Should You Take Baby Steps, or Jump Right In?

Do you jump right in? Or are you a water-tester?

Do you jump right in?  Or test the waters, first?

Making changes to our lives is never easy.  And picking the right way to do it can make all the difference.

When it comes to making big changes in your life, there are two major schools of thought on how to do it:  there’s the baby steps method, where you make small, incremental changes over time in an effort to not overwhelm yourself and work slowly toward the success you want; and the “jump right in” method, where you wholeheartedly go for it and make a massive change to how you live your life.

I won’t bore you with definitions of these two methodologies for change, as I think they’re pretty self-explanatory.

(And if you want a great discussion on the creation of positive habits and great ways to accomplish their creation, I’d recommend Darren Hardy’s book The Compound Effect).

The goal, of course, is to figure out a way to adopt the positive changes and make sure they are lasting ones, obviously.  And it’s largely a matter of personal preference and understanding about how your mind works.  And it also has a lot to do with what changes you’re making.

On most things, I am a “jump right in” person.  For example, when I switched my diet to exclude grains, legumes, and as much artificial food as I could, I did it whole hog (no pun intended).  I found that feeling that bodily change from a carb-heavy, toxin-laden food source to a cleaner- and more fat-based diet (that is, losing many of my aches and pains, gaining mental clarity, losing a ton of weight, and creating quick feedback in my body to tell whether I was eating something healthy) was best for me.   For those sorts of changes, I highly recommend “jumping right in.”  I think that if you do something like this too gradually – perhaps weaning off pasta one week, then bread the next, then cookies the next, then excluding soy the next, is almost TOO gradual  You’re not going to feel the effects of the change as overwhelmingly as you might if you just drop all that stuff at once.

The folks at Whole 9 agree with me on this one.


Tuesday, 19 June 2012 11:17 am

Why take on the Whole30?

Consider the Cat Math: “Think of it like this. You’re allergic to cats, and you own ten of them. One day, fed up with your allergies, you decide to get rid of nine of your cats. Will you feel better? Removing only some commonly problematic foods from your diet is like getting rid of nine of your cats – with even a little bit remaining in your diet, you can’t hope to be free of the negative effects it might be having.”

From It Starts With Food, Chapter 17, The Whole30: Preface to the Program

163 33 33

But I’m working with some other changes to my life as well.  For example, I’m trying to build a mediation practice in my life.  And that’s not a habit that comes easily to a person like me.  My mind is always going ninety miles-an-hour, and that’s before I have my morning coffee.  So for a change like that, building the habit slowly but surely seems to be best.  Five minutes a day is where I’m at with that right now.  Doing more than that is frustrating and overwhelming for me.  I get cranky with myself as my mind wanders off and starts thinking about things instead of remaining clear.  Building that meditation skill is going to take me some time.  But it’s a worthwhile goal, for sure, and I think a gradual approach will work best here.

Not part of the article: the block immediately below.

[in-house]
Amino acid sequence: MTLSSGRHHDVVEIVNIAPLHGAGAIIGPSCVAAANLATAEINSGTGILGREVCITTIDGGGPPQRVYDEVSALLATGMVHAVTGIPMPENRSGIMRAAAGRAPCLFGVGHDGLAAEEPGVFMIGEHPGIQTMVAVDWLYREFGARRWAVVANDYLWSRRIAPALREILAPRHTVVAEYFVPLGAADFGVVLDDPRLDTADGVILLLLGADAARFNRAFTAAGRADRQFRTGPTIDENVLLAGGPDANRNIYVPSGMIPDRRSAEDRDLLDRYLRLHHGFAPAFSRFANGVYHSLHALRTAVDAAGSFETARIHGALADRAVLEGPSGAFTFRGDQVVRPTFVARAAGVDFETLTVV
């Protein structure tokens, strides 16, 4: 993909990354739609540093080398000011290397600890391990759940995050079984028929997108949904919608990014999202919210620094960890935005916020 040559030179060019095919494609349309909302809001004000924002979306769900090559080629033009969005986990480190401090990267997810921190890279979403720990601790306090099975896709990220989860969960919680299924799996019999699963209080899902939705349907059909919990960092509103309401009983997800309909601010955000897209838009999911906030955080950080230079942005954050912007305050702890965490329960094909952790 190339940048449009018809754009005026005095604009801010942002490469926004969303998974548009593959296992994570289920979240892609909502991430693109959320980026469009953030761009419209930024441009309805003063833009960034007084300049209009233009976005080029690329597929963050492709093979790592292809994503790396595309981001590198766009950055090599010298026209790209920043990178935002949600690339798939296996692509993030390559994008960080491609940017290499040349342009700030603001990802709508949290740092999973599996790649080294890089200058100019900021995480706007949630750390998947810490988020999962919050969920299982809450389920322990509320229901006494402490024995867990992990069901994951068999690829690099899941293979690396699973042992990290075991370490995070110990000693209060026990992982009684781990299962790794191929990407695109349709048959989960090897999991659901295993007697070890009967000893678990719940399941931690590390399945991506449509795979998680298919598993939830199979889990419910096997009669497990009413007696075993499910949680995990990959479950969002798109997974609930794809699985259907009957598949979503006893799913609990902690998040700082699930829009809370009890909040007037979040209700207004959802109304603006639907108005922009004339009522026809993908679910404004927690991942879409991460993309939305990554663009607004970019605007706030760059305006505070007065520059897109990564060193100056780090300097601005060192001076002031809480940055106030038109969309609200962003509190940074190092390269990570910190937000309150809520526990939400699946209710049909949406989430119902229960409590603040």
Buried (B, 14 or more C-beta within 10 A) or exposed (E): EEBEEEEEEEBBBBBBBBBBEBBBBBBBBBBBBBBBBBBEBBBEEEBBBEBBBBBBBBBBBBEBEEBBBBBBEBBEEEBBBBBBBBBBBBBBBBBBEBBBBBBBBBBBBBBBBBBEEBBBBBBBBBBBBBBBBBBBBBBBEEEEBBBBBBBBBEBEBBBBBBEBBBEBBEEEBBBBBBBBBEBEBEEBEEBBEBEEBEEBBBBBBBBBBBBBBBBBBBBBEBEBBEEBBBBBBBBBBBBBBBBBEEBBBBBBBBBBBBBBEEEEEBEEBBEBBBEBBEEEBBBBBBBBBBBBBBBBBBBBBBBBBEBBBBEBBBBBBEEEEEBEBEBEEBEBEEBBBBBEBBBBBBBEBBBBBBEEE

(Bonus note: I’m having good success using an iPhone app called Calm and their Seven Days of Calm program.  It’s available for Android, too, links are at their website).

So what’s the answer here?  It’s not simple, but I think it can be made fun.  It all comes down to knowing best how you work.

I’m not going to be so bold as to say that everyone will have success with dietary changes if they jump right in.  And I also won’t go out on a limb to recommend that everyone ease their toe into the water with meditation.  Some of those things come easier to some of us than others and the methodology we use is key to that.

For example: one of the challenges that many people have with switching to a lower-carb diet like initial forays into ancestral or Paleo diets is what is known as the Carb Flu.  That’s when your addiction to high-carb food is so great that you feel sick or have withdrawal-type symptoms as you wean your way off the stuff and begin to work more toward a fat-burning diet.  And it does affect a lot of people.  I was not one of those people, thank goodness.  But if you find that you are one of those people, a 21- or 30-day on-ramp program might not be the most appropriate thing.  (Or, it might, and you just need to gut your way through a week of those withdrawals to get what you want).

There’s the rub: how are you to know what methods you should use for various challenges?

My advice is to journal.  Record your journeys with big changes like this and the different techniques  you use to do them.  Write down your feelings – physical, mental, and emotional – as you work your way through the process you’re given.  Be as detailed and honest with yourself as you can.  And write neutrally.  This is not a time to try to be dogmatic or self-deprecating, this is a time to explore how your mind works and what is best for you.